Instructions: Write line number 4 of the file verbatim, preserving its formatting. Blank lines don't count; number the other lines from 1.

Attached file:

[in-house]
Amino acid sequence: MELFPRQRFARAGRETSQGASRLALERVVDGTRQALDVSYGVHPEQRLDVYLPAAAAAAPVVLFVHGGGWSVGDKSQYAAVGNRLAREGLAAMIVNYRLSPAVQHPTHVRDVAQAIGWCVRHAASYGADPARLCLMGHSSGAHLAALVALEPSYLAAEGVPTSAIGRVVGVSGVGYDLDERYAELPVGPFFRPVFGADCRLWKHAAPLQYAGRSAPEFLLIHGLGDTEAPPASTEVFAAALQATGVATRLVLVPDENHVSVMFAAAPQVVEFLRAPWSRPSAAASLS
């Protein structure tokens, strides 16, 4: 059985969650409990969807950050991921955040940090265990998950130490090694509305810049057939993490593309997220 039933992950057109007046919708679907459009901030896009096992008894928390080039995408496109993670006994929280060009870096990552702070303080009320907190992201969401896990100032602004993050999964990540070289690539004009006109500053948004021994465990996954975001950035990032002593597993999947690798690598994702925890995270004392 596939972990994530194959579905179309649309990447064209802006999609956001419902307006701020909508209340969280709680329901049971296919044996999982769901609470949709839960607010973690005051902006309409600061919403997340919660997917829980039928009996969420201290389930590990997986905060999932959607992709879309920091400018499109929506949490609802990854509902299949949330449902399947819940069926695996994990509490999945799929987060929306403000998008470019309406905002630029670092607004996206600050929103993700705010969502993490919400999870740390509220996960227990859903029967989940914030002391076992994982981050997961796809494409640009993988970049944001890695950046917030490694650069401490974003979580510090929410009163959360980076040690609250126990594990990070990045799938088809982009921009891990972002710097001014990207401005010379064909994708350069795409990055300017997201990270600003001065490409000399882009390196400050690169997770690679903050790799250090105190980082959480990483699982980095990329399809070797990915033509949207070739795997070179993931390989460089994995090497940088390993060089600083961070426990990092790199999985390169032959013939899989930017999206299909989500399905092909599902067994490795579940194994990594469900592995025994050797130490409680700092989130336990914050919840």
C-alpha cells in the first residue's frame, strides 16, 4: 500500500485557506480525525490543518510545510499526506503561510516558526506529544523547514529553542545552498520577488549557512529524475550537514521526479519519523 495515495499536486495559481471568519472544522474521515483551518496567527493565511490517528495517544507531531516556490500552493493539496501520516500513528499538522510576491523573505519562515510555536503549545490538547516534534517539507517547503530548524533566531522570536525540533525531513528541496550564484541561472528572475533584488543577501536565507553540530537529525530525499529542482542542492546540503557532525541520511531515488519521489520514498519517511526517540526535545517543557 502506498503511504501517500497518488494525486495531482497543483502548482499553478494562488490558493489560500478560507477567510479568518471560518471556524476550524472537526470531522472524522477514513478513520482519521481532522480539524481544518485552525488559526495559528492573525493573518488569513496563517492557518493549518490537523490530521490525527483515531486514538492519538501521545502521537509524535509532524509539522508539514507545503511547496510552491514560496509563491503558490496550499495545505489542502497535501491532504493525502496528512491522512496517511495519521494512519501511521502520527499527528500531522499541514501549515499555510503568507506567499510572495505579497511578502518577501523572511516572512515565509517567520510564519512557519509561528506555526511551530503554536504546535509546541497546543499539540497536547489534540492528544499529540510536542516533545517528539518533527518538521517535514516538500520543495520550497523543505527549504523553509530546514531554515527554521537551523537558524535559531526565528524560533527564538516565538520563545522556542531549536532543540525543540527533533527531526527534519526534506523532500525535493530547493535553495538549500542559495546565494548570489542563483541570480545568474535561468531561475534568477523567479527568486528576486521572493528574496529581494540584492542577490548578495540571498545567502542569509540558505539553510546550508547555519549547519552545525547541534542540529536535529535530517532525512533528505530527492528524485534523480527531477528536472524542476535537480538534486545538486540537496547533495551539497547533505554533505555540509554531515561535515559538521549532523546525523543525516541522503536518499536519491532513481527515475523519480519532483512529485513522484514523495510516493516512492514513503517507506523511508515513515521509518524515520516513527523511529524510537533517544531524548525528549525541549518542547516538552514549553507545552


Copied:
C-alpha cells in the first residue's frame, strides 16, 4: 500500500485557506480525525490543518510545510499526506503561510516558526506529544523547514529553542545552498520577488549557512529524475550537514521526479519519523 495515495499536486495559481471568519472544522474521515483551518496567527493565511490517528495517544507531531516556490500552493493539496501520516500513528499538522510576491523573505519562515510555536503549545490538547516534534517539507517547503530548524533566531522570536525540533525531513528541496550564484541561472528572475533584488543577501536565507553540530537529525530525499529542482542542492546540503557532525541520511531515488519521489520514498519517511526517540526535545517543557 502506498503511504501517500497518488494525486495531482497543483502548482499553478494562488490558493489560500478560507477567510479568518471560518471556524476550524472537526470531522472524522477514513478513520482519521481532522480539524481544518485552525488559526495559528492573525493573518488569513496563517492557518493549518490537523490530521490525527483515531486514538492519538501521545502521537509524535509532524509539522508539514507545503511547496510552491514560496509563491503558490496550499495545505489542502497535501491532504493525502496528512491522512496517511495519521494512519501511521502520527499527528500531522499541514501549515499555510503568507506567499510572495505579497511578502518577501523572511516572512515565509517567520510564519512557519509561528506555526511551530503554536504546535509546541497546543499539540497536547489534540492528544499529540510536542516533545517528539518533527518538521517535514516538500520543495520550497523543505527549504523553509530546514531554515527554521537551523537558524535559531526565528524560533527564538516565538520563545522556542531549536532543540525543540527533533527531526527534519526534506523532500525535493530547493535553495538549500542559495546565494548570489542563483541570480545568474535561468531561475534568477523567479527568486528576486521572493528574496529581494540584492542577490548578495540571498545567502542569509540558505539553510546550508547555519549547519552545525547541534542540529536535529535530517532525512533528505530527492528524485534523480527531477528536472524542476535537480538534486545538486540537496547533495551539497547533505554533505555540509554531515561535515559538521549532523546525523543525516541522503536518499536519491532513481527515475523519480519532483512529485513522484514523495510516493516512492514513503517507506523511508515513515521509518524515520516513527523511529524510537533517544531524548525528549525541549518542547516538552514549553507545552